The MO involved in the electronic transitions (Figure 10(a)) identifies the nature of transitions in case of the planar nontwisted molecule. It is obvious that the more the HOMO-LUMO involvement in a transition is, the more its CT nature is, as shown in Figure 10(b). (HOMO-LUMO in case of twisting).

3.4. PES in Different Electronic States

In order to identify, at least qualitatively in a simple way, conical intersections (CIs) [49] between electronic potential energy surfaces and the roles played in molecular relaxation processes, we carried out several scans of the dynamics of the BMN material with the help of the molecular mechanical and ab initio trajectories methods. It is well-known that simulations using alternative methods such as the complete active space self-consistent field (CASSCF) method and the various multireference dynamic correlation calculations, which are proper methods, are very time-consuming. One should also be aware that, with multireference methods, it is very easy to let a large computer run for a long time and still not to produce a meaningful result [37, 38, 41, 42]. Thus, we tried to obtain at least a qualitative picture by carrying out several scans of the dynamics of the BMN material with the help of the molecular mechanical and ab initio trajectories methods.

Potential energy surface scans of different ground and excited states were performed by two techniques: (1) scanning dihedrals and (2) scanning along normal coordinates of IR modes, which should validate scanning dihedrals due to its direct relationship to molecular dynamics. The ground and excited state potential energy surfaces can be also mapped as a function of normal coordinates. The results PES obtained by scanning dihedrals revealed the presence of apparent intersection points between the singlet state and the ground state, corresponding to C9-C10 double-bond twisting (Figure 11). Apparent intersection in case of single-bond twisting is also noticed (Figure 11(a)). Passage through these apparent intersections on the PES leads to nonradiative energy dissipation due to bond twisting. Recalling, it is well-understood that our single reference computational methodology cannot describe the CI topology. This is why we clearly see that the S1 state becomes lower than the S0 state near 90°. This feature was discussed before [5053]. As pointed out before [50], one should not expect good agreement in cases where charge transfer is important, since ionic states are often strongly stabilized by dynamical electron correlation.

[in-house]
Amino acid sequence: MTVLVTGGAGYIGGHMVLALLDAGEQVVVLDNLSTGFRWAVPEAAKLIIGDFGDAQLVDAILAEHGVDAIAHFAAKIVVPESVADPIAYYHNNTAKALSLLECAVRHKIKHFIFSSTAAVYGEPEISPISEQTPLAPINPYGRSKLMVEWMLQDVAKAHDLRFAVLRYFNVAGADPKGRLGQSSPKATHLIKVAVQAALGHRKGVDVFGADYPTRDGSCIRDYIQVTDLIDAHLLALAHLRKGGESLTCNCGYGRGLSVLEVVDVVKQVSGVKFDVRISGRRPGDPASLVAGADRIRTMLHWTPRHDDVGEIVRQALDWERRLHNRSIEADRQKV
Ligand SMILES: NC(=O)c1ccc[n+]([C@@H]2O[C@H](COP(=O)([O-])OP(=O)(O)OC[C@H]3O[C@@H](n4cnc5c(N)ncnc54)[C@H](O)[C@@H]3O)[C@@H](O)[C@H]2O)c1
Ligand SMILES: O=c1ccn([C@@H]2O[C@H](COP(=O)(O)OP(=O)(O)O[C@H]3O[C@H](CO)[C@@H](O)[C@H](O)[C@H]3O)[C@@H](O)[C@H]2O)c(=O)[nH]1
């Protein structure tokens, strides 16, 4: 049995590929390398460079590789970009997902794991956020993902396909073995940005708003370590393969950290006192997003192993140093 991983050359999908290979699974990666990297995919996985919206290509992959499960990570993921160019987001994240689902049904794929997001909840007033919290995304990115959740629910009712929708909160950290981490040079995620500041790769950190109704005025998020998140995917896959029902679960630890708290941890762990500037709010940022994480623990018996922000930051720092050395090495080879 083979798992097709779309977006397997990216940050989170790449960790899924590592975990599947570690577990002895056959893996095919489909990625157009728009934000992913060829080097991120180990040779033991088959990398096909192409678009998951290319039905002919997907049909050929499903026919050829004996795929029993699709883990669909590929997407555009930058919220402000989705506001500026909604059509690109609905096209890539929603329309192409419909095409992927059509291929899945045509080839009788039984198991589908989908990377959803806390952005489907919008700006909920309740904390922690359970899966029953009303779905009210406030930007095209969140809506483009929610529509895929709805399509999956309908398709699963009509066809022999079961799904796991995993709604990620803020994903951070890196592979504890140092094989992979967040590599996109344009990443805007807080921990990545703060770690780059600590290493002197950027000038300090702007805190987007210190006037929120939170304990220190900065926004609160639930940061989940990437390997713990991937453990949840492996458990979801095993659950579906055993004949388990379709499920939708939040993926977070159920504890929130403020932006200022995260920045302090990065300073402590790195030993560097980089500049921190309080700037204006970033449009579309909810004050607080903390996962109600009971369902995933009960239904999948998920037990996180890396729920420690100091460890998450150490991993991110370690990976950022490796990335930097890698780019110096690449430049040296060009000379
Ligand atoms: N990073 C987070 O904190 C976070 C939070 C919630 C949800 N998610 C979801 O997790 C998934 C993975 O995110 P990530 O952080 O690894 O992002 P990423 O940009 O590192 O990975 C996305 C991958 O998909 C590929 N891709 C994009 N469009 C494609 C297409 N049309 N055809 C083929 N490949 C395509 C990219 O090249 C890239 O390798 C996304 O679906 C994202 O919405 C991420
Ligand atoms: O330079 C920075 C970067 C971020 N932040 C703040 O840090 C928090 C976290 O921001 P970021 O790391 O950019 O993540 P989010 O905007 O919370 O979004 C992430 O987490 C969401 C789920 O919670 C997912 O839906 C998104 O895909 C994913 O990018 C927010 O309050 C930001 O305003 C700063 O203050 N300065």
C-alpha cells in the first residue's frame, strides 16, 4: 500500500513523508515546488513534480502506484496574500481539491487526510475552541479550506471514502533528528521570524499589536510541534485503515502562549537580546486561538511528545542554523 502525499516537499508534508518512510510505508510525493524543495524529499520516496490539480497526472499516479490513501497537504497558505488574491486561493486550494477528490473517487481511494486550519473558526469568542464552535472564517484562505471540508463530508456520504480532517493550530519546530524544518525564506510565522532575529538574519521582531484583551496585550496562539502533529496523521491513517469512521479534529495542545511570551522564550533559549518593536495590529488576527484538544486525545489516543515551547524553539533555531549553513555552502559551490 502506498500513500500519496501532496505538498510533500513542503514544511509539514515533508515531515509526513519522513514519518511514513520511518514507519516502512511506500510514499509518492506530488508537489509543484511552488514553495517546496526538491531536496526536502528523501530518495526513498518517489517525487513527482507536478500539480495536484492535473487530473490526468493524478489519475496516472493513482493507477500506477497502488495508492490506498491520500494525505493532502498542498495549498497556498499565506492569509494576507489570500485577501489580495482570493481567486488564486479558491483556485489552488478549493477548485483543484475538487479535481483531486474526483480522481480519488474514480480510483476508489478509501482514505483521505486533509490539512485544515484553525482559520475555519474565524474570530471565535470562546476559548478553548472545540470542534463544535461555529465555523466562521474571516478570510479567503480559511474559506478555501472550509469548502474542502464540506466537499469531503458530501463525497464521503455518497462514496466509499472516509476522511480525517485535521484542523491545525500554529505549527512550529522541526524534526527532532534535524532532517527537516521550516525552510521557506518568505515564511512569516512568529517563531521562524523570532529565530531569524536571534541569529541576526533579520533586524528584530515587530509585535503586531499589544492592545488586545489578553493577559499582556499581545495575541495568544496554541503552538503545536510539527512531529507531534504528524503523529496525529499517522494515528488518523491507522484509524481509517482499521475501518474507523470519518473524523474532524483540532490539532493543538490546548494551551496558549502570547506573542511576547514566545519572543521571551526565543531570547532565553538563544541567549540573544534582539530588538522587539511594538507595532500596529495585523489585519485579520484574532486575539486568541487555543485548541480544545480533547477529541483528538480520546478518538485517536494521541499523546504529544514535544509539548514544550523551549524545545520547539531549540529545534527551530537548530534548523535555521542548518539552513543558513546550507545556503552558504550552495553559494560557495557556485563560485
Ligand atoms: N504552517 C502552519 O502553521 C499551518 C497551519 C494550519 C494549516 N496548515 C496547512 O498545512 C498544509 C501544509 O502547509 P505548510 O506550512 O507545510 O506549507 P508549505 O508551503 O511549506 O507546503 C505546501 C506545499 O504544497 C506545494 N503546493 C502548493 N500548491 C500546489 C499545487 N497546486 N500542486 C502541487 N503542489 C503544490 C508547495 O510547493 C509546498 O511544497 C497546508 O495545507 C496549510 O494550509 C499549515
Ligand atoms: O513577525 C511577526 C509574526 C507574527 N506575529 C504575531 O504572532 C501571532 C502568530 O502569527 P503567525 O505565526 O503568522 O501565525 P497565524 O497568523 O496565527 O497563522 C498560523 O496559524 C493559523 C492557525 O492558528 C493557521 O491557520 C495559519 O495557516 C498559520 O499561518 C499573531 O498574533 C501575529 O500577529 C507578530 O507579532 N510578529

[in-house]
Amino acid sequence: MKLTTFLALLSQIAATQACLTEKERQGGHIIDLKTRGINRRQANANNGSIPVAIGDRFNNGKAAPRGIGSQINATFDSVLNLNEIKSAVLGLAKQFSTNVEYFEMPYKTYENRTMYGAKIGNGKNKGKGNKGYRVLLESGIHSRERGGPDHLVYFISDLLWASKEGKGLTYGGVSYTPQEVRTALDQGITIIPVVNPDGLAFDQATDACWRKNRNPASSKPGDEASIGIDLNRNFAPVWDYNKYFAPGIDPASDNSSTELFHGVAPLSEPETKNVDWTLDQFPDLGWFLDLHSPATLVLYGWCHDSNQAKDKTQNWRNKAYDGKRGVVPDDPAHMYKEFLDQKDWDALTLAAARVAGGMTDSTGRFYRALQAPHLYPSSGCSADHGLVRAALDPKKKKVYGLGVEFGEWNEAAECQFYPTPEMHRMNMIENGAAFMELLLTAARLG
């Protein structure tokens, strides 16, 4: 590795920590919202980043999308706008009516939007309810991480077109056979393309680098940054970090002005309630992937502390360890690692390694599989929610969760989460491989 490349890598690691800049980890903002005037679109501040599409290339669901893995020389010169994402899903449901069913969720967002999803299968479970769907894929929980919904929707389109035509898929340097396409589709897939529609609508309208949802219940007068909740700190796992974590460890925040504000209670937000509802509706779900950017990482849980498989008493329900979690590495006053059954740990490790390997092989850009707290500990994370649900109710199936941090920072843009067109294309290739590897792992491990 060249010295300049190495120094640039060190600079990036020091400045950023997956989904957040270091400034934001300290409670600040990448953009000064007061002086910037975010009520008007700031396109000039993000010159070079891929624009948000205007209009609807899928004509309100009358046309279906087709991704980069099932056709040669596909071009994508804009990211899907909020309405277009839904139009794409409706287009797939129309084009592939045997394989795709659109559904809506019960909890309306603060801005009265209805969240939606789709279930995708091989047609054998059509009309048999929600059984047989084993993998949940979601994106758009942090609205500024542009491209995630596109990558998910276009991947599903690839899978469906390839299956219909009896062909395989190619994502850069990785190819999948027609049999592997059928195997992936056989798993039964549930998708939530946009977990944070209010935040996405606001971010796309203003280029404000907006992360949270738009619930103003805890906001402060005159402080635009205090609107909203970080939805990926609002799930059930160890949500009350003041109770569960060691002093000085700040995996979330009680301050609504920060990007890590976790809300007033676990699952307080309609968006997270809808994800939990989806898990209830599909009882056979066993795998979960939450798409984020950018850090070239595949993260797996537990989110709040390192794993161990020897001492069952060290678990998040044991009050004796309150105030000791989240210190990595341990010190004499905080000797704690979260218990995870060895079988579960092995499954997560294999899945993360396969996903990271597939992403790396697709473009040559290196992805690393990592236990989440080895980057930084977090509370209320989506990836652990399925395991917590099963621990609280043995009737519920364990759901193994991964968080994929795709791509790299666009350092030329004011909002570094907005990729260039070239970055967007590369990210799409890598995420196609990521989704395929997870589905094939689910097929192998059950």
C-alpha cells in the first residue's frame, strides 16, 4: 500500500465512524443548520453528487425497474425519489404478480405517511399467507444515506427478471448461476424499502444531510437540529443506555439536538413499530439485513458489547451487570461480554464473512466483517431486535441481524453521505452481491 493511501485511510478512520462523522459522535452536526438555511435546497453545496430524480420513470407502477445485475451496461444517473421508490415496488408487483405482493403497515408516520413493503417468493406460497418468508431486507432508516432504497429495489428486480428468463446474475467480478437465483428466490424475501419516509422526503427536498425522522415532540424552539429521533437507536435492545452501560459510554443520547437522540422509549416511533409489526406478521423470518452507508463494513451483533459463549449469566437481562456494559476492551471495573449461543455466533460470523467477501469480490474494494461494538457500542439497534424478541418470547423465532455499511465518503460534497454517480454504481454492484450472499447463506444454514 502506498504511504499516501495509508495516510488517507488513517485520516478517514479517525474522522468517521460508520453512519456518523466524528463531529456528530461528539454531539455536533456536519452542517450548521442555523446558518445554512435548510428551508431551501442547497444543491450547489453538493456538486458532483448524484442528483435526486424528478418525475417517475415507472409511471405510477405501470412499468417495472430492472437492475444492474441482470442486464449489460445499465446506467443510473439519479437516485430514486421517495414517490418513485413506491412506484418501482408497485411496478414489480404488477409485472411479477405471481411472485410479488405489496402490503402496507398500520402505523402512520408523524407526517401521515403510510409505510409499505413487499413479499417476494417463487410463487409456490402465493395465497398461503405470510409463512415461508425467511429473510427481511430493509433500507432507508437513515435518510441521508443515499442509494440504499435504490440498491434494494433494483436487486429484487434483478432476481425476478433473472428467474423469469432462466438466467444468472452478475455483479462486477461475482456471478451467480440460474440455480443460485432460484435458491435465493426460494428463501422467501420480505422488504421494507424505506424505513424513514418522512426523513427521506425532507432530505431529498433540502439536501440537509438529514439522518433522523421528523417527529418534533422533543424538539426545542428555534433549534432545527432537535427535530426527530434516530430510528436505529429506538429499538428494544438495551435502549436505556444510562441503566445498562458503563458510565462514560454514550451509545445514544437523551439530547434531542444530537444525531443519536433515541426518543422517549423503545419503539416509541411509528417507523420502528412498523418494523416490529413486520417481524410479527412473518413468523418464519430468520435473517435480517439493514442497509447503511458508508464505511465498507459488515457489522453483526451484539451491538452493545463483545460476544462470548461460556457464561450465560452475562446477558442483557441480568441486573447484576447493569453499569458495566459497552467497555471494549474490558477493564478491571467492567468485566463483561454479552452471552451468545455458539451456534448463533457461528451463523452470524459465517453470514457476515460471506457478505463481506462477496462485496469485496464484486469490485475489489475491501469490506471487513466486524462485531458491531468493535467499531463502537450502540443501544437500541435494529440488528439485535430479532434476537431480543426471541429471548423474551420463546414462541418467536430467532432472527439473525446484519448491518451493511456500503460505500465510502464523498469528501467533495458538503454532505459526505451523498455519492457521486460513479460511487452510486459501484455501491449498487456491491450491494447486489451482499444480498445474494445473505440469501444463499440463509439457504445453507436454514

Figure 11: 2D PES due to single (S1-bond) twisting (a) and double (C9-C19 bond) twisting angles (b). ORCA: BP86 D3 RIJCOSX DEF2-SVP DEF2/JK TIGHTSCF. Orca computation results are graphically represented using Spartan’16 GUI.